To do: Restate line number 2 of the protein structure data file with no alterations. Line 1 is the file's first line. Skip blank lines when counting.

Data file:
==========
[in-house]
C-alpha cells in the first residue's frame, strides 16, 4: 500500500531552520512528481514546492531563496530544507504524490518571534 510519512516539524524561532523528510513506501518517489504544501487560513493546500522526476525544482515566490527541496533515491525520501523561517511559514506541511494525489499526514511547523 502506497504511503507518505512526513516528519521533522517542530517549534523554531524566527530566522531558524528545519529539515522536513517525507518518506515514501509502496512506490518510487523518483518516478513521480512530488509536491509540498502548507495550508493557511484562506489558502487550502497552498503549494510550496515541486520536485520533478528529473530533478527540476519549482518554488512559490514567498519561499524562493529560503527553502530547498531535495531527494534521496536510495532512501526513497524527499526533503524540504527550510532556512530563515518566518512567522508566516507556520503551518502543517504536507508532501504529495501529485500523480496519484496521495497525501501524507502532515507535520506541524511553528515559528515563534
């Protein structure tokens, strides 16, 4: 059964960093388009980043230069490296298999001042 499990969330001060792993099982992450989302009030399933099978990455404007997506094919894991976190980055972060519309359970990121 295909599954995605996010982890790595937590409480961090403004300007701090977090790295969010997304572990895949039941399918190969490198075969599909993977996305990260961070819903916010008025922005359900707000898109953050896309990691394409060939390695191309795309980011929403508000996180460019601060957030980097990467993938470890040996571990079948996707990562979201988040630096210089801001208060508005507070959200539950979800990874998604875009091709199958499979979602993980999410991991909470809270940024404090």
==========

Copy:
C-alpha cells in the first residue's frame, strides 16, 4: 500500500531552520512528481514546492531563496530544507504524490518571534 510519512516539524524561532523528510513506501518517489504544501487560513493546500522526476525544482515566490527541496533515491525520501523561517511559514506541511494525489499526514511547523 502506497504511503507518505512526513516528519521533522517542530517549534523554531524566527530566522531558524528545519529539515522536513517525507518518506515514501509502496512506490518510487523518483518516478513521480512530488509536491509540498502548507495550508493557511484562506489558502487550502497552498503549494510550496515541486520536485520533478528529473530533478527540476519549482518554488512559490514567498519561499524562493529560503527553502530547498531535495531527494534521496536510495532512501526513497524527499526533503524540504527550510532556512530563515518566518512567522508566516507556520503551518502543517504536507508532501504529495501529485500523480496519484496521495497525501501524507502532515507535520506541524511553528515559528515563534